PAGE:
Who are the Homeworkers?

ONS graphic2

We hear a lot about homeworking these days, but who exactly are these homeworkers and what does working from home really look like? Last June the Office for National Statistics released a comprehensive report on characteristics of homeworkers in the UK, and we’ve also undertaken some original analyses of their data in our recent report, Tomorrow’s Home: Emerging Social Trends and their Impact on the Built Environment.Workforce Segment Growth

While overall employment decreased as a result of the 2008-2009 recession, this reduction was mainly in full-time work, while part-time work and self-employment have increased. Combined with the rise of co-working spaces and social enterprise, the model of going to work for one employer in one office every day is clearly on the decline.

The number of homeworkers has grown rapidly from 2.9 million in 1998 to 4.2 million in 2014. While still accounting for a relatively small proportion of the general workforce (13.9%), they are
multiplying much faster than traditional commuting employees. The homeworking population grew by 44% between 1998 and 2014 while the commuting population grew by less than 11%.

The ONS categorises homeworkers in two main ways: who they work for and how home-based they are. There is a very strong connection between homeworking and self-employment—today, 63% of homeworkers are self-employed, while only 7% of commuting workers are self-employed. The Labour Force Survey has consistently reported around two thirds of homeworkers as self-employed since 2001, but this does not include people directing limited companies from home, meaning the actual proportion of self-employed homeworkers is even higher.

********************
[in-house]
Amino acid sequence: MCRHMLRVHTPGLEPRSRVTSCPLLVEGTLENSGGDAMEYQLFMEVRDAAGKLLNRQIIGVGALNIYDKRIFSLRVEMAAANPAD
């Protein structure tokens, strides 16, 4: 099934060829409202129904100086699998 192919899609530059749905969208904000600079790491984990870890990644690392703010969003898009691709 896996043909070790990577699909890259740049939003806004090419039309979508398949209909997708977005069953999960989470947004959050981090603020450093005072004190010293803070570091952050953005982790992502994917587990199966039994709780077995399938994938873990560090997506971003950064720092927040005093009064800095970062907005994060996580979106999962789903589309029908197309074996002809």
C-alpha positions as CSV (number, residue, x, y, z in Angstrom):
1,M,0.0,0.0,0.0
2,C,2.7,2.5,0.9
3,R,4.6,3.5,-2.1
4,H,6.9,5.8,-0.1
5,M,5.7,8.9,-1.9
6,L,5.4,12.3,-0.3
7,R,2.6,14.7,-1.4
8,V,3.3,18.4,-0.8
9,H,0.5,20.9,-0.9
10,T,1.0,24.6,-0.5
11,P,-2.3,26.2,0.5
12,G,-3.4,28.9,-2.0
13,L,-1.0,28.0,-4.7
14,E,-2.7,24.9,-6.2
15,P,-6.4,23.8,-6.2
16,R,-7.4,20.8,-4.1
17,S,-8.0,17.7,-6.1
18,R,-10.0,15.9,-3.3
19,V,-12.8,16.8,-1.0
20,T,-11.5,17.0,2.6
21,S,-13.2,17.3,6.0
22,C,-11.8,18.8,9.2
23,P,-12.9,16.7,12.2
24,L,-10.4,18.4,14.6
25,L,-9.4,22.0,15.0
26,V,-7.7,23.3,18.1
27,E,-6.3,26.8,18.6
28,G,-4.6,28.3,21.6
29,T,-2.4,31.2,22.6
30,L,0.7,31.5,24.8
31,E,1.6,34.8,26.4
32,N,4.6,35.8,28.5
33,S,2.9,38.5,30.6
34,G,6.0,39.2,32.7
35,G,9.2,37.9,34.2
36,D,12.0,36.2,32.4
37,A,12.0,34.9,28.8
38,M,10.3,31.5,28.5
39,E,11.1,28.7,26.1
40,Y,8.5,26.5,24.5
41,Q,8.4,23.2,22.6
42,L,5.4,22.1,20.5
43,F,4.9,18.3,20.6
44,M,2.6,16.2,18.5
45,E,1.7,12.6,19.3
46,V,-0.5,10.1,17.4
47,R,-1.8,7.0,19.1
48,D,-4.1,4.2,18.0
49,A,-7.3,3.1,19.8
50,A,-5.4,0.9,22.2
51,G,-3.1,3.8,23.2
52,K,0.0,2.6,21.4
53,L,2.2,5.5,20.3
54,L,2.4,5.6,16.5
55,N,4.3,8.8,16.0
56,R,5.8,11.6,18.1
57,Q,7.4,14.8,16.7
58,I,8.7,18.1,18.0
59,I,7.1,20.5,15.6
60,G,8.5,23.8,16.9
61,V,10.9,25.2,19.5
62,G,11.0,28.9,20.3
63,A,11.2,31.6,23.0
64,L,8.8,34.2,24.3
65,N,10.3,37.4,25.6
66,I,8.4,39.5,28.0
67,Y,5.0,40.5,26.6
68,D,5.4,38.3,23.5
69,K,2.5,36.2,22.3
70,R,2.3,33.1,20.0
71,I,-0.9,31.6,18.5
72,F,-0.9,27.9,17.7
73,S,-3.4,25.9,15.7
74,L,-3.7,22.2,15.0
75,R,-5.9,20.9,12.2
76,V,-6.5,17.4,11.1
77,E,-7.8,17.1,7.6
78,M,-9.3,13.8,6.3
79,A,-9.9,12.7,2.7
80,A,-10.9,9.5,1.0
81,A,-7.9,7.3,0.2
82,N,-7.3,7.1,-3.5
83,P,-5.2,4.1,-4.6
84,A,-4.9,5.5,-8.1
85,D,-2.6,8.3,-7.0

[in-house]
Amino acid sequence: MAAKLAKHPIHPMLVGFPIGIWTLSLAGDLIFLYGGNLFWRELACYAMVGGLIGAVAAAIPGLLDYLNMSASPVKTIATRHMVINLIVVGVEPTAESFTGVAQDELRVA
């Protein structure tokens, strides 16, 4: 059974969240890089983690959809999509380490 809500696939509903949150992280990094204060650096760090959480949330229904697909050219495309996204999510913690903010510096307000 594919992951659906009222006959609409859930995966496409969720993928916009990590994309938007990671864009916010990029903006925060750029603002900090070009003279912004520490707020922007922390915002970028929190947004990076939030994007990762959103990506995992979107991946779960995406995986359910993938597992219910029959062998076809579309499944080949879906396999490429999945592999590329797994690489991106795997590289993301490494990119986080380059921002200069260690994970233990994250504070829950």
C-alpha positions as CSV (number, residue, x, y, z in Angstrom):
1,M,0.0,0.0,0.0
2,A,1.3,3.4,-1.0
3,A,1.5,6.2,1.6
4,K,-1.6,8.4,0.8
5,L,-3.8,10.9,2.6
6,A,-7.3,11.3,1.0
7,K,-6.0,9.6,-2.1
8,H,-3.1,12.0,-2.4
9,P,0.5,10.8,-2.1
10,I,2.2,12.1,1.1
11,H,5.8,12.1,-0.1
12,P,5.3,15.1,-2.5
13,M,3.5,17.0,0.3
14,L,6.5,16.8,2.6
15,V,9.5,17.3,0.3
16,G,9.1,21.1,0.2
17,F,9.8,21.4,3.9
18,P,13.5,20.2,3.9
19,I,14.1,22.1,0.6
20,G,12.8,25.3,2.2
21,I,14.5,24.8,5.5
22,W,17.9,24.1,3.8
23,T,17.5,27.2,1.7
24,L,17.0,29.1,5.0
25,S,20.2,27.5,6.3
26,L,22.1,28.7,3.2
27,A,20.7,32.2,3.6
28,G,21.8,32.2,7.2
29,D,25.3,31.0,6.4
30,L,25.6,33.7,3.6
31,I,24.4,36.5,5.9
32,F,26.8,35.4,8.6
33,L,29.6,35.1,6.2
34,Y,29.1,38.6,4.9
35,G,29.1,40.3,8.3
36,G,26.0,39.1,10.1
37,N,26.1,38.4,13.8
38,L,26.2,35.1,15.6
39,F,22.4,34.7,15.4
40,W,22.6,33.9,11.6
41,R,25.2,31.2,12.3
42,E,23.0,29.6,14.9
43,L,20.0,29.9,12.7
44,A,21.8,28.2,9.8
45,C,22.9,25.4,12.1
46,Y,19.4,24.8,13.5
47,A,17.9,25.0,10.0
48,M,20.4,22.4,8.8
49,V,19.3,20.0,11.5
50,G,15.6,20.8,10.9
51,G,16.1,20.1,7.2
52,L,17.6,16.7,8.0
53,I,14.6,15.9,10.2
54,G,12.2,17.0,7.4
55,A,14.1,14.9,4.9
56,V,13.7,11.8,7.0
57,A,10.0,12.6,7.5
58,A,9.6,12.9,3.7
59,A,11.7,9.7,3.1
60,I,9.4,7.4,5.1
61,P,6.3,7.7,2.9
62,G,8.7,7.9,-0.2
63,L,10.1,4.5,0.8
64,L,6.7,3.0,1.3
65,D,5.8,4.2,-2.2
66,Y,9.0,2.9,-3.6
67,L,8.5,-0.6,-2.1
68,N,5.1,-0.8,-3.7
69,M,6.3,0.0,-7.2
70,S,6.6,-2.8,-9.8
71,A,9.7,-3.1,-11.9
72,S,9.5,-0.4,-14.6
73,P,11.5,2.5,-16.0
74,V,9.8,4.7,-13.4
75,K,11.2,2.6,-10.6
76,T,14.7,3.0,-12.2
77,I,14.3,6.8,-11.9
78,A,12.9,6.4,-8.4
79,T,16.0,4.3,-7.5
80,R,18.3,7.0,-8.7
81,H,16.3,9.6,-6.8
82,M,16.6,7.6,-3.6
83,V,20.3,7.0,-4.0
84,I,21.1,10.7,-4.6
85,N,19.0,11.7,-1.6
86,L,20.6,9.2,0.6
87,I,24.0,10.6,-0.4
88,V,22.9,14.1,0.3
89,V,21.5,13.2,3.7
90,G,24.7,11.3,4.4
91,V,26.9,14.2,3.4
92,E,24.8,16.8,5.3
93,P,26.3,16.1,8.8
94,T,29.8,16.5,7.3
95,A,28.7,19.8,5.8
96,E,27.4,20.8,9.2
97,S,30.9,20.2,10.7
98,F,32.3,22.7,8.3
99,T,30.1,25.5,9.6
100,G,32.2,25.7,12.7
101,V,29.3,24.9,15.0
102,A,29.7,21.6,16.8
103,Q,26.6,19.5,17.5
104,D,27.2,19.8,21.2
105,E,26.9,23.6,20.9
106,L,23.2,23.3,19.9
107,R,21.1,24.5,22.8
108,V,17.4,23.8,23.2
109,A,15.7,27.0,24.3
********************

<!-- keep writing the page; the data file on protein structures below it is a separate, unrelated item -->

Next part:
Although only 4.8% of employees are categorised as homeworkers today, their numbers have increased by 52.7% over the past 16 years—faster than self-employed homeworkers or any other comparable group. If we expand our definition of homeworking to include those working part-time from home even if not based there, the growth of this trend is likely to be even greater. As of 2010, 15.3% of workers spent at least one day a week working (or starting a day of non-office-based work) from their home.

Worker Type BreakdownSecondly, ONS looks at whether people work entirely in the grounds of their home (home-only) or use their home as a base for work in a variety of locations (home-as-base). Many people think of homeworkers as people who work from home full-time, but only five percent of all workers are home-only home-workers. Almost 9% of workers are home-as-basers and this group is also
growing more swiftly at rate of 50.5% (compared to only 33.6% for home-onlys).

What these statistics tell us is that homeworkers are more likely to work to work in a variety of places ranging from visiting clients and head offices, to co-working spaces, cafes, and on the move itself. These workers—both employees and self-employed—are the fastest growing, which is why it is so important to design workspaces and housing in response to these trends.

Check out the Tomorrow’s Home report summary for more on how these trends will shape the future built environment, and check back soon for Who Are The Homeworkers part II.

The charts featured in this post are from Tomorrow’s Home and the graphic is from ‘Characteristics of Homeworkers, 2014′Office for National Statistics licensed under the Open Government Licence v.3.0